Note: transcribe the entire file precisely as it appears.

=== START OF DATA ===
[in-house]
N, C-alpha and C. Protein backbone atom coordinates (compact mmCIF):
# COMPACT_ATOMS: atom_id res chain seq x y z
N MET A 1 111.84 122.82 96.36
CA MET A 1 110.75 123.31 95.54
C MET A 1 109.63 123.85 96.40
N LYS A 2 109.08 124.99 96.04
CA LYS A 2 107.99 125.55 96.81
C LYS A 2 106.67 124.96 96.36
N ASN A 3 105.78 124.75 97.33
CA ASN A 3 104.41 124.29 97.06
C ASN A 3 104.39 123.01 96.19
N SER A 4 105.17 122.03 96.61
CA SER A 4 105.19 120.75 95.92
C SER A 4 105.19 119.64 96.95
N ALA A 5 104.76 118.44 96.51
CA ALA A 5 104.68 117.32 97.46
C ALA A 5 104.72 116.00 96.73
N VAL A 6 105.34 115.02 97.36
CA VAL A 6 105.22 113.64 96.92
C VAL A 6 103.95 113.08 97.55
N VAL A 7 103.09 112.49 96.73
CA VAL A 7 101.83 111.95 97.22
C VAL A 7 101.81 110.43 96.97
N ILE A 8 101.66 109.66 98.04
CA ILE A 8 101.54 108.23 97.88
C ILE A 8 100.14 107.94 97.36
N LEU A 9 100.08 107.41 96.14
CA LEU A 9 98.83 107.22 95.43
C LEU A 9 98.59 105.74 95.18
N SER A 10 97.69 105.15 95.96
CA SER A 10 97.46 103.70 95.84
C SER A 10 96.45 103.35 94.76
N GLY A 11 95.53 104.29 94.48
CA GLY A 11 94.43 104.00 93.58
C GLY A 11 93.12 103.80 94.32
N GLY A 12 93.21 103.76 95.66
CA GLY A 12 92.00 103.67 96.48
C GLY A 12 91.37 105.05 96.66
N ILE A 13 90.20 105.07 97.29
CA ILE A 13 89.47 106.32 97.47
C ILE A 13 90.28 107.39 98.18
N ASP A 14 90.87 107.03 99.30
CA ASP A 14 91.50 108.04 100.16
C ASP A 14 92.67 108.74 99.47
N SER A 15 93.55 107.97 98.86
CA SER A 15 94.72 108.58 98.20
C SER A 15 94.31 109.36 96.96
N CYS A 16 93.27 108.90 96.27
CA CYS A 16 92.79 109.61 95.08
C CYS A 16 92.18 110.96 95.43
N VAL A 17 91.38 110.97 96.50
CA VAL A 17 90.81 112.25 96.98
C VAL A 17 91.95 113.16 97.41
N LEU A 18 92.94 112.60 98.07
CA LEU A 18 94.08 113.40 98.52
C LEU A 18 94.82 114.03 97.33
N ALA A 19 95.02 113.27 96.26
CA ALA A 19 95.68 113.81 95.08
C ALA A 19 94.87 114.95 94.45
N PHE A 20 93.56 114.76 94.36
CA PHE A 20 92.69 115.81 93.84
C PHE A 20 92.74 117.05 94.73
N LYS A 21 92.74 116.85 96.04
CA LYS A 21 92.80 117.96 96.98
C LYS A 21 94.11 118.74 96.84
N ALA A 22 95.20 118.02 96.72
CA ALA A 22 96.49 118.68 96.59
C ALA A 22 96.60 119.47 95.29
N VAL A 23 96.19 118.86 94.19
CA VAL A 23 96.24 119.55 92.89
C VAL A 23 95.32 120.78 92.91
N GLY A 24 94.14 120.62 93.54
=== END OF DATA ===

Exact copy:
[in-house]
N, C-alpha and C. Protein backbone atom coordinates (compact mmCIF):
# COMPACT_ATOMS: atom_id res chain seq x y z
N MET A 1 111.84 122.82 96.36
CA MET A 1 110.75 123.31 95.54
C MET A 1 109.63 123.85 96.40
N LYS A 2 109.08 124.99 96.04
CA LYS A 2 107.99 125.55 96.81
C LYS A 2 106.67 124.96 96.36
N ASN A 3 105.78 124.75 97.33
CA ASN A 3 104.41 124.29 97.06
C ASN A 3 104.39 123.01 96.19
N SER A 4 105.17 122.03 96.61
CA SER A 4 105.19 120.75 95.92
C SER A 4 105.19 119.64 96.95
N ALA A 5 104.76 118.44 96.51
CA ALA A 5 104.68 117.32 97.46
C ALA A 5 104.72 116.00 96.73
N VAL A 6 105.34 115.02 97.36
CA VAL A 6 105.22 113.64 96.92
C VAL A 6 103.95 113.08 97.55
N VAL A 7 103.09 112.49 96.73
CA VAL A 7 101.83 111.95 97.22
C VAL A 7 101.81 110.43 96.97
N ILE A 8 101.66 109.66 98.04
CA ILE A 8 101.54 108.23 97.88
C ILE A 8 100.14 107.94 97.36
N LEU A 9 100.08 107.41 96.14
CA LEU A 9 98.83 107.22 95.43
C LEU A 9 98.59 105.74 95.18
N SER A 10 97.69 105.15 95.96
CA SER A 10 97.46 103.70 95.84
C SER A 10 96.45 103.35 94.76
N GLY A 11 95.53 104.29 94.48
CA GLY A 11 94.43 104.00 93.58
C GLY A 11 93.12 103.80 94.32
N GLY A 12 93.21 103.76 95.66
CA GLY A 12 92.00 103.67 96.48
C GLY A 12 91.37 105.05 96.66
N ILE A 13 90.20 105.07 97.29
CA ILE A 13 89.47 106.32 97.47
C ILE A 13 90.28 107.39 98.18
N ASP A 14 90.87 107.03 99.30
CA ASP A 14 91.50 108.04 100.16
C ASP A 14 92.67 108.74 99.47
N SER A 15 93.55 107.97 98.86
CA SER A 15 94.72 108.58 98.20
C SER A 15 94.31 109.36 96.96
N CYS A 16 93.27 108.90 96.27
CA CYS A 16 92.79 109.61 95.08
C CYS A 16 92.18 110.96 95.43
N VAL A 17 91.38 110.97 96.50
CA VAL A 17 90.81 112.25 96.98
C VAL A 17 91.95 113.16 97.41
N LEU A 18 92.94 112.60 98.07
CA LEU A 18 94.08 113.40 98.52
C LEU A 18 94.82 114.03 97.33
N ALA A 19 95.02 113.27 96.26
CA ALA A 19 95.68 113.81 95.08
C ALA A 19 94.87 114.95 94.45
N PHE A 20 93.56 114.76 94.36
CA PHE A 20 92.69 115.81 93.84
C PHE A 20 92.74 117.05 94.73
N LYS A 21 92.74 116.85 96.04
CA LYS A 21 92.80 117.96 96.98
C LYS A 21 94.11 118.74 96.84
N ALA A 22 95.20 118.02 96.72
CA ALA A 22 96.49 118.68 96.59
C ALA A 22 96.60 119.47 95.29
N VAL A 23 96.19 118.86 94.19
CA VAL A 23 96.24 119.55 92.89
C VAL A 23 95.32 120.78 92.91
N GLY A 24 94.14 120.62 93.54